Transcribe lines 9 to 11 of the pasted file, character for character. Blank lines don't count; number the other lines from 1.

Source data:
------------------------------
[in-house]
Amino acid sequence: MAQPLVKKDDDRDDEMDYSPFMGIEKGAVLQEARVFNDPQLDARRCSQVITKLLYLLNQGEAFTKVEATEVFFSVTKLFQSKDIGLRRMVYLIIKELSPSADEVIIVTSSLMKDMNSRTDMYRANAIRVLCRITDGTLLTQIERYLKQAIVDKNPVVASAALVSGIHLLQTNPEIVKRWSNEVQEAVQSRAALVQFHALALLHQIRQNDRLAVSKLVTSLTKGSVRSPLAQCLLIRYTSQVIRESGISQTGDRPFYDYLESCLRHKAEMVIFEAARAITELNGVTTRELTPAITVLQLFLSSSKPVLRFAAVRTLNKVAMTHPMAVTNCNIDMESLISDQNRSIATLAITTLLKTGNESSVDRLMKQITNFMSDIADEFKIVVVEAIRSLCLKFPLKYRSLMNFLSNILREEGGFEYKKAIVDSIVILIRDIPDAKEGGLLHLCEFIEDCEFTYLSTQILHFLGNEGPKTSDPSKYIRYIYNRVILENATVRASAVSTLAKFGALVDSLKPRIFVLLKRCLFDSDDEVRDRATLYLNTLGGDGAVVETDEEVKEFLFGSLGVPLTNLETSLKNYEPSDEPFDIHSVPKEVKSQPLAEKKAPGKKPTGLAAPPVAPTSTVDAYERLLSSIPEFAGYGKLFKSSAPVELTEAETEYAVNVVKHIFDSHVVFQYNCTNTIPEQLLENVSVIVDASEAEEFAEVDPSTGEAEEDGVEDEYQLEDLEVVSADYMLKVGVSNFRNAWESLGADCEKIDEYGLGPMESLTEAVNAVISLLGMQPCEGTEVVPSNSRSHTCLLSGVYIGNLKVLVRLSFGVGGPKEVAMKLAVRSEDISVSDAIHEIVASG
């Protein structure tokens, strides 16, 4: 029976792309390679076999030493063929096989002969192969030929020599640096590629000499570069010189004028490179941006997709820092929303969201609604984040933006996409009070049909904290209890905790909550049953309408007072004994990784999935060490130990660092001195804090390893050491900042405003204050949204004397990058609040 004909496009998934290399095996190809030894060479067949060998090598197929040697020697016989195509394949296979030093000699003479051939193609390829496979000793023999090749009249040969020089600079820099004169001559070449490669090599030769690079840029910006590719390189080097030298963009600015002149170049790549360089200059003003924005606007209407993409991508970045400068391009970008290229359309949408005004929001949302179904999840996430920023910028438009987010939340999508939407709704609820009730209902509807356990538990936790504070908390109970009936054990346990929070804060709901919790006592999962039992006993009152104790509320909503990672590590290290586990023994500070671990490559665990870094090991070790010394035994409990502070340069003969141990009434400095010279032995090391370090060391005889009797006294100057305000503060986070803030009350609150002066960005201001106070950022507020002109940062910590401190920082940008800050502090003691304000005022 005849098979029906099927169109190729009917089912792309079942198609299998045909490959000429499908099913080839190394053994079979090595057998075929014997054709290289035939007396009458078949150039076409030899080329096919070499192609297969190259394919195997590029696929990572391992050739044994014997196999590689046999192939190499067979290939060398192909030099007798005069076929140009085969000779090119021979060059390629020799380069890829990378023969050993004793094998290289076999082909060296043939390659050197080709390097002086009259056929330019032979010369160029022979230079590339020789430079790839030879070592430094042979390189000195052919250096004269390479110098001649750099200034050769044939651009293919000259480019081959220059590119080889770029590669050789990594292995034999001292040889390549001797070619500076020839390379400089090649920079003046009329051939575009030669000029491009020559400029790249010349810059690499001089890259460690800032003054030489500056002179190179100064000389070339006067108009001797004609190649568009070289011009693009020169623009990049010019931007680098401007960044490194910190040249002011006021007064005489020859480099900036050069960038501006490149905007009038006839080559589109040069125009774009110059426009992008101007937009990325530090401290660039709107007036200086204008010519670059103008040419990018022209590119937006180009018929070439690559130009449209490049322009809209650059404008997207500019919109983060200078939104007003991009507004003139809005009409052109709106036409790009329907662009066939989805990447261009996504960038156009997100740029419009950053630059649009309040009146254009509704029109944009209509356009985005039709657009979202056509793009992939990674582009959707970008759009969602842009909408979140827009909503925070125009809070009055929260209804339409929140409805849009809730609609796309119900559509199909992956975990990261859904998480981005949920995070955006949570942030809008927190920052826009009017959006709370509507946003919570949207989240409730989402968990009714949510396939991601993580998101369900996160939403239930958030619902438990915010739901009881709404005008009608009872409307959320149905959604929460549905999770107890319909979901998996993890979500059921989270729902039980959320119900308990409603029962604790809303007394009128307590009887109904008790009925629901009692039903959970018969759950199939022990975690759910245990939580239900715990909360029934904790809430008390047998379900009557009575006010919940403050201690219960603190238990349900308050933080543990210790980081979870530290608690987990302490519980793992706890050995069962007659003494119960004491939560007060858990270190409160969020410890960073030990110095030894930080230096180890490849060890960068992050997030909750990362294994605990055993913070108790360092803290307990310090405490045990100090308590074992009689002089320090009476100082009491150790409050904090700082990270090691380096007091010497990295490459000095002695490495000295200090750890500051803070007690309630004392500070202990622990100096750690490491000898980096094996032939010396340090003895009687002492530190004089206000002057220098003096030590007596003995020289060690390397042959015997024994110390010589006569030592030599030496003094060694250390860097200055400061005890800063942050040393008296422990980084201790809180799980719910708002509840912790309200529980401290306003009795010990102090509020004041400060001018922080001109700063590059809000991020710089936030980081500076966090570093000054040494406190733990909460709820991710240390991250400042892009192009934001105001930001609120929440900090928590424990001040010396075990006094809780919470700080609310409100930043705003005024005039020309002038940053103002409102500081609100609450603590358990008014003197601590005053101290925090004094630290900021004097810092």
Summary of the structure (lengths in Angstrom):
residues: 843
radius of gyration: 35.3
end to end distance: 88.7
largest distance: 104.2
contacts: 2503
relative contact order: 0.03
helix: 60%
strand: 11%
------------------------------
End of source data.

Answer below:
contacts: 2503
relative contact order: 0.03
helix: 60%